User:Z3414648

From Embryology

Welcome to the 2014 Embryology Course!

Links: Timetable | How to work online | One page Wiki Reference Card | Moodle
  • Each week the individual assessment questions will be displayed in the practical class pages and also added here.
  • Copy the assessment items to your own page and provide your answer.
  • Note - Some guest assessments may require completion of a worksheet that will be handed in in class with your student name and ID.
Individual Lab Assessment
  1. Lab 1 Assessment - Fertilization References
  2. Lab 2 Assessment - Uploading a Research Image
  3. Lab 3 Assessment - Researching your Project Sub-Heading
  4. Lab 4 Assessment - Cord Stem Cells
  5. Lab 5 Assessment - Abnormalities
  6. Lab 6 Assessment - Group Work (As announced in the lecture, No individual assessment item for this Lab, but I do expect you to have added content to your Group project by tomorrow's Lab.)
  7. Lab 7 Assessment - Endocrine+Teeth
  8. Lab 8 - Genital
  9. Lab 9 - Peer Assessment
  10. Lab 10 - Sensory Development
  11. Lab 11 - Stem Cells
  12. Lab 12 - Stem Cells Presentation (see preparation information)
Lab 12 - Stem Cell Presentation Assessment More Info
Group Comment Mark (10)
1/8
  • Lots of effort to place article in larger context
  • Slide lay out could be improved: lots of empty space, use larger images and talk through them
  • Results presentation a bit convoluted. Try to finish discussion of each experiment with a clear conclusion.
  • Repetition of information towards the end
  • One presenter had an unprofessional style of presentation
7
2
  • Good well-structured presentation
  • Good introduction
  • Methods discussed separately. Try to avoid this, and incorporate in discussion of experiments. Not sure if technology was understood very well.
7.5
3
  • Good well-structured presentation
  • Do not discuss methods as a separate section
  • Discussion of results not always very clear, comprehension?
7.5
4
  • Good well-structured presentation
  • Lots of text on slides, improve talking through images, blow up images
  • Good discussion
8.5
5
  • Good well-structured presentation, amount of text on slides relatively good.
  • Figures too small, discussion bit convoluted
  • Slightly over time
8.5
6
  • Good comprehension and well-structured presentation.
  • Too much text on slides
  • Experiments discussed in a lot of detail. Try to be more concise and discuss aim of experiment, approach, summarize results, conclude.
  • No talking through figures
8.5
7
  • Good well-structured presentation, great introduction, inclusion of images in presentation done relatively well.
  • Methods discussed separately. Incorporate methods in discussion of the experiments in the results section.
  • Try not to depend too much on text on your slides
  • Talking through results images was not very clear, comprehension?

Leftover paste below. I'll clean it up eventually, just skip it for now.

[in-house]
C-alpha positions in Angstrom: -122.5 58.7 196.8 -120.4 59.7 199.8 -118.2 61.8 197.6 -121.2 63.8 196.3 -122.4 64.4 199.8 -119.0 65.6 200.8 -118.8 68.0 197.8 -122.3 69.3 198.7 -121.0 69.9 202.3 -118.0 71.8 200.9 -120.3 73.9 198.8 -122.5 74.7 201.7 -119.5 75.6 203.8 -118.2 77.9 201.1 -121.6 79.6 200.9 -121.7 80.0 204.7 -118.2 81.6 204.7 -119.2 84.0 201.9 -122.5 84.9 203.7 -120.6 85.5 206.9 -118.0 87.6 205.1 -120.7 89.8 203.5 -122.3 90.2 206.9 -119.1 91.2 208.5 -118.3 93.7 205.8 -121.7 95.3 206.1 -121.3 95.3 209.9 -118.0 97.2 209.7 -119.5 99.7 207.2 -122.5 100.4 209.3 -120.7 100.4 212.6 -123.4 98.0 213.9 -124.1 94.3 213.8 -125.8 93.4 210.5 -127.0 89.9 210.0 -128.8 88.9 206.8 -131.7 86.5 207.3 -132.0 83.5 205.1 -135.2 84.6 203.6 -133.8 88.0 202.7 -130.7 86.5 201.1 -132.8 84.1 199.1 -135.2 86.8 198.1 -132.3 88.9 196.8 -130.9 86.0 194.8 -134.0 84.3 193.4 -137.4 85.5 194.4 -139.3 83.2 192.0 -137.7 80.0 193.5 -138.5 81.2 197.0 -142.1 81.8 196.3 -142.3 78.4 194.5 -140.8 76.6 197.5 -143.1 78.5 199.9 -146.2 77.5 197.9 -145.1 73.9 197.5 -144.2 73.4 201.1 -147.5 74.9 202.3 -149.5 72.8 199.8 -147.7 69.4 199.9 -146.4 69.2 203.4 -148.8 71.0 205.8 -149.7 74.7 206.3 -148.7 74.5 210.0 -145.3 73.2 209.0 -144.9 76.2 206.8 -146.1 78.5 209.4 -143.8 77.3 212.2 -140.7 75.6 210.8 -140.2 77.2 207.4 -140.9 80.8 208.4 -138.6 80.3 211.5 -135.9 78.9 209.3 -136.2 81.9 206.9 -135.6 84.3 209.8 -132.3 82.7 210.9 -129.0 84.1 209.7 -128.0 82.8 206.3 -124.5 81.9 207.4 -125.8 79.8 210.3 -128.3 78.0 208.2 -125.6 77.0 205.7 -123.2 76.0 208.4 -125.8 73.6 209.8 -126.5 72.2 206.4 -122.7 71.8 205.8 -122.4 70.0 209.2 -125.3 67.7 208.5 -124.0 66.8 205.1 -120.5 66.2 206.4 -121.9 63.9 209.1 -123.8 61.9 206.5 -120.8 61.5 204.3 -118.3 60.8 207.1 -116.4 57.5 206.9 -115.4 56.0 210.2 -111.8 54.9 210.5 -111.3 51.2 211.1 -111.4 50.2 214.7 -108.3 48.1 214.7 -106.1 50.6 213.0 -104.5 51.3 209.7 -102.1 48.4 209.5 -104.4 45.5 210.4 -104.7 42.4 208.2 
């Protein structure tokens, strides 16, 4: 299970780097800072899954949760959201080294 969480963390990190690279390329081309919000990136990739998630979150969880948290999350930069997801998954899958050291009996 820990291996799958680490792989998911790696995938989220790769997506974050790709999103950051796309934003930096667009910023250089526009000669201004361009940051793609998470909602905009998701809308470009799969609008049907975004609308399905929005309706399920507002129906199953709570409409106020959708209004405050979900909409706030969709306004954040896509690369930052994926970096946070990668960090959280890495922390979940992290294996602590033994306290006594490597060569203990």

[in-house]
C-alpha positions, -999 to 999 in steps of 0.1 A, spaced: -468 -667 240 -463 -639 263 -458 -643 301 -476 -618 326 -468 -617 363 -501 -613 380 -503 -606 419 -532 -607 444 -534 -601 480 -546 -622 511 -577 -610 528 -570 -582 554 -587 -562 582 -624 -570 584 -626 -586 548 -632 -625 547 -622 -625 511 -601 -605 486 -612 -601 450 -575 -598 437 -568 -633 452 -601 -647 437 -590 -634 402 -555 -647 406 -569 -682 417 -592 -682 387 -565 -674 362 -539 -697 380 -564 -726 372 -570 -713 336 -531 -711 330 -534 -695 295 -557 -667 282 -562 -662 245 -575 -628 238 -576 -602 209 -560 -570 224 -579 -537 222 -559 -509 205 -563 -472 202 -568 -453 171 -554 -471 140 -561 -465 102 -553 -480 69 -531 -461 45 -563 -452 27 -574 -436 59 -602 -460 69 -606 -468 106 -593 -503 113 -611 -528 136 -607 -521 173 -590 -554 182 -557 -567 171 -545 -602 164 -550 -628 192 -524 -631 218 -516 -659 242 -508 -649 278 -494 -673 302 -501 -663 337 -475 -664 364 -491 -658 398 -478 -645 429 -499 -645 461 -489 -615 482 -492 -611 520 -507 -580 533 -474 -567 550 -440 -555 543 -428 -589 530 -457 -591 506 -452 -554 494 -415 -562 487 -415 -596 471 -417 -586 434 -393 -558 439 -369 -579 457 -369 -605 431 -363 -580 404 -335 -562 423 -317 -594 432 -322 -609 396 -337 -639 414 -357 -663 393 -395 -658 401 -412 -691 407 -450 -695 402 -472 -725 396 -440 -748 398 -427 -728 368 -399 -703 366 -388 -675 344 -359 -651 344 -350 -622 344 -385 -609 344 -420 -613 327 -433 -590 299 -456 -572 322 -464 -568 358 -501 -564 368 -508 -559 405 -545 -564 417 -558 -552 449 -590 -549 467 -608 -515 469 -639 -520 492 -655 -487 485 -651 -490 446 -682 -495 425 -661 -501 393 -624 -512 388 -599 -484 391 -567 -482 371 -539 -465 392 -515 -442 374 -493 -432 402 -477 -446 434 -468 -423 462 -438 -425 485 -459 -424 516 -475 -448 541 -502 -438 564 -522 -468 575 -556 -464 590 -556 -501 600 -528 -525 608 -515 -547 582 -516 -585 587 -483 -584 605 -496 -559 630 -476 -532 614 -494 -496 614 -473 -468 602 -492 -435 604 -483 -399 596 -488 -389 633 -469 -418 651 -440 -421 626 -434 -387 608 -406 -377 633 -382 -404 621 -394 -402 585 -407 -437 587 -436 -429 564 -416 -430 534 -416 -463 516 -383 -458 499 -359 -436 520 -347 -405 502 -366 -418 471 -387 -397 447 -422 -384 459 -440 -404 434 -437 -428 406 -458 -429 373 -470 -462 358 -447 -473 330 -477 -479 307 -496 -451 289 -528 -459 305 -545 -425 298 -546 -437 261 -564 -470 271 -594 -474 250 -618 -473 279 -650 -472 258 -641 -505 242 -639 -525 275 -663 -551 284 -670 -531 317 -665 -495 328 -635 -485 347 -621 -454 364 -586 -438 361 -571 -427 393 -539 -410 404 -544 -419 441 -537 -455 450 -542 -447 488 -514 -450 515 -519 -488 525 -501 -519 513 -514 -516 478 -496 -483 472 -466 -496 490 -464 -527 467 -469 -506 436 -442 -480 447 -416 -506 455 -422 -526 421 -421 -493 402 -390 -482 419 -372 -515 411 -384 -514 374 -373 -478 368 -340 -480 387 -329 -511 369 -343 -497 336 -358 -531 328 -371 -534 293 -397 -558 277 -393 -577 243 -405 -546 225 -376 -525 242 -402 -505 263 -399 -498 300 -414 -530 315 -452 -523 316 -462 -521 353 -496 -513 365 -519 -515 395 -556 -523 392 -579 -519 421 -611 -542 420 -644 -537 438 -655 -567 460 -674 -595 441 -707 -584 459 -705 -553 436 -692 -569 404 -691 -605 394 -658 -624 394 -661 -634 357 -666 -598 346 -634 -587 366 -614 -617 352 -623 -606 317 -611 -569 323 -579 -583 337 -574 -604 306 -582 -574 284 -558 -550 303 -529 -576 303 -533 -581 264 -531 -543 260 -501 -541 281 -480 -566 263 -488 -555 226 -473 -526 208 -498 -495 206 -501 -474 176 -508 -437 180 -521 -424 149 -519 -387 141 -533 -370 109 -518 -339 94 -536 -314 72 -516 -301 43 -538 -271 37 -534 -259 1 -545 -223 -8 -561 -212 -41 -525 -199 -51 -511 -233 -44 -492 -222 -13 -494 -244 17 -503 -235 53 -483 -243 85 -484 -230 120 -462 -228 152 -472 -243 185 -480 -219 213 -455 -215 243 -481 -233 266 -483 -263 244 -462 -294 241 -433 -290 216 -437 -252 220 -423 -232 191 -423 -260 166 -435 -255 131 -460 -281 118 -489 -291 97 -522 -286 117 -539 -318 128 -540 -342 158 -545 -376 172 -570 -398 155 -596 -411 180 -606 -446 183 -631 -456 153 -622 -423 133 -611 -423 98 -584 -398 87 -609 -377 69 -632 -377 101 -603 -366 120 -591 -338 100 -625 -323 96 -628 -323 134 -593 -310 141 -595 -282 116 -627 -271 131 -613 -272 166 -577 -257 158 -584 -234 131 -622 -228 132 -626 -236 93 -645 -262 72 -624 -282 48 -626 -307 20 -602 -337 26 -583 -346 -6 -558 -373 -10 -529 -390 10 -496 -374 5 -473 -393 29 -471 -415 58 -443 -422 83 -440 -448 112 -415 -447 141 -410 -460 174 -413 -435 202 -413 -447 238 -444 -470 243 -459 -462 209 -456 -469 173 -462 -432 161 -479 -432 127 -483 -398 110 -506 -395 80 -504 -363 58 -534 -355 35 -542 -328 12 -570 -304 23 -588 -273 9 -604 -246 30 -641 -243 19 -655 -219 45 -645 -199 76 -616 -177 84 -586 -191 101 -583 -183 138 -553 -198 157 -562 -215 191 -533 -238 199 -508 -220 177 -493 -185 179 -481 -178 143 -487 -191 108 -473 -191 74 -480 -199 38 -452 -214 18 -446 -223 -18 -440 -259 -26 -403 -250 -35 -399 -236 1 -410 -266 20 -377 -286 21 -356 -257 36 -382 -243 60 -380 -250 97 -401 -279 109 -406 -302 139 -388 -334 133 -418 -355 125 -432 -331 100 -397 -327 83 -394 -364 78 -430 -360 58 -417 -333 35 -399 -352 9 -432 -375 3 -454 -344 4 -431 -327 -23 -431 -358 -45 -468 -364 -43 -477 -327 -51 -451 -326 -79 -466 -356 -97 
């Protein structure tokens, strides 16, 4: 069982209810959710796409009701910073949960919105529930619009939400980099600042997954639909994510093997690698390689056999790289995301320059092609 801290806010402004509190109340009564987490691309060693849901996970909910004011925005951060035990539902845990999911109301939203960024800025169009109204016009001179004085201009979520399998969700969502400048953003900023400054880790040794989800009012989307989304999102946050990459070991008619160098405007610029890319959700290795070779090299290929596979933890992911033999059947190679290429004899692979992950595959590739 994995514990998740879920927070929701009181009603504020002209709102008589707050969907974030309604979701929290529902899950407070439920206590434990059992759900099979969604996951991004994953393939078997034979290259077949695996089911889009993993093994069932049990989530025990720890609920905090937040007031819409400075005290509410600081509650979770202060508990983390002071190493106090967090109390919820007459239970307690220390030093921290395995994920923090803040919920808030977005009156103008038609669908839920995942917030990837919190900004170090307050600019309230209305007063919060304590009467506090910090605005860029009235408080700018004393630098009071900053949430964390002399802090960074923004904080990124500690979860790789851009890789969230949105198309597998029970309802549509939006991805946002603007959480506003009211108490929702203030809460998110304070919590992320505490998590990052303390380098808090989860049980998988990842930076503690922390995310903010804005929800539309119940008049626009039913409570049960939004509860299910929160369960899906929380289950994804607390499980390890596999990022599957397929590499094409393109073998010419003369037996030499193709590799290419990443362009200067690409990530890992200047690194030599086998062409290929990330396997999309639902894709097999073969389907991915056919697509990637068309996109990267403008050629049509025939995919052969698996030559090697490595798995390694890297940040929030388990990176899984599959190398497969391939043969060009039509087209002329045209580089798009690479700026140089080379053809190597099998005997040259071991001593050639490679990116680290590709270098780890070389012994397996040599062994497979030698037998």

7.5
More Useful Links
Student Projects
Group 1 Respiratory User:Z3330991 User:Z3332339 User:Z3333429 User:Z3372817
Group 2 Renal User:Z3463310 User:Z3465141 User:Z3465654 User:Z5030311
Group 3 Gastrointestinal User:Z3414515 User:Z3375627 User:Z3415141 User:Z3415242
Group 4 Genital User:Z3415716 User:Z3416697 User:Z3417458 User:Z3417753
Group 5 Integumentary User:Z3417796 User:Z3417843 User:Z3418340 User:Z3418488
Group 6 Endocrine User:Z3418702 User:Z3418837 User:Z3418698 User:Z3414648
Group 7 Neural User:Z3418981 User:Z3419587 User:Z3422484 User:Z3374116
Group 8 Musculoskeletal User:Z3418779 User:Z3418718 User:Z3418989
Student Projects Fetal Development of a specific System.
2014 Course: Week 2 Lecture 1 Lecture 2 Lab 1 | Week 3 Lecture 3 Lecture 4 Lab 2 | Week 4 Lecture 5 Lecture 6 Lab 3 | Week 5 Lecture 7 Lecture 8 Lab 4 | Week 6 Lecture 9 Lecture 10 Lab 5 | Week 7 Lecture 11 Lecture 12 Lab 6 | Week 8 Lecture 13 Lecture 14 Lab 7 | Week 9 Lecture 15 Lecture 16 Lab 8 | Week 10 Lecture 17 Lecture 18 Lab 9 | Week 11 Lecture 19 Lecture 20 Lab 10 | Week 12 Lecture 21 Lecture 22 Lab 11 | Week 13 Lecture 23 Lecture 24 Lab 12
Student Projects - Group 1 | Group 2 | Group 3 | Group 4 | Group 5 | Group 6 | Group 7 | Group 8 | Moodle

PubMed

Lab Attendance

Lab 2

--Z3414648 (talk) 11:11, 20 August 2014 (EST) Lab 2 I did not put my signature in my lab attendance last week however I did attend. The week 2 lab involved two guest researches discussing meiosis in mammalian oocytes and age-related vulnerability and the reproductive technology revolution.

Lab 3

--Z3414648 (talk) 11:12, 20 August 2014 (EST) Lab 3

Lab 4

--Z3414648 (talk) 11:48, 27 August 2014 (EST)

Lab 5

--Z3414648 (talk) 11:10, 3 September 2014 (EST)

Lab 6

--Z3414648 (talk) 11:39, 10 September 2014 (EST)

Lab 7

--Z3414648 (talk) 12:07, 17 September 2014 (EST)

Lab 8

--Z3414648 (talk) 11:04, 24 September 2014 (EST)

Lab 9

--Z3414648 (talk) 11:22, 8 October 2014 (EST)

Lab 10

--Z3414648 (talk) 11:08, 15 October 2014 (EST)

Lab 11

--Z3414648 (talk) 11:07, 22 October 2014 (EST)

Lab 12

--Z3414648 (talk) 12:14, 29 October 2014 (EST)

Online Assignment 1

Article 1

Matteo A Avella, Boris Baibakov, Jurrien Dean A single domain of the ZP2 zona pellucida protein mediates gamete recognition in mice and humans. J. Cell Biol.: 2014, 205(6);801-9 PubMed 24934154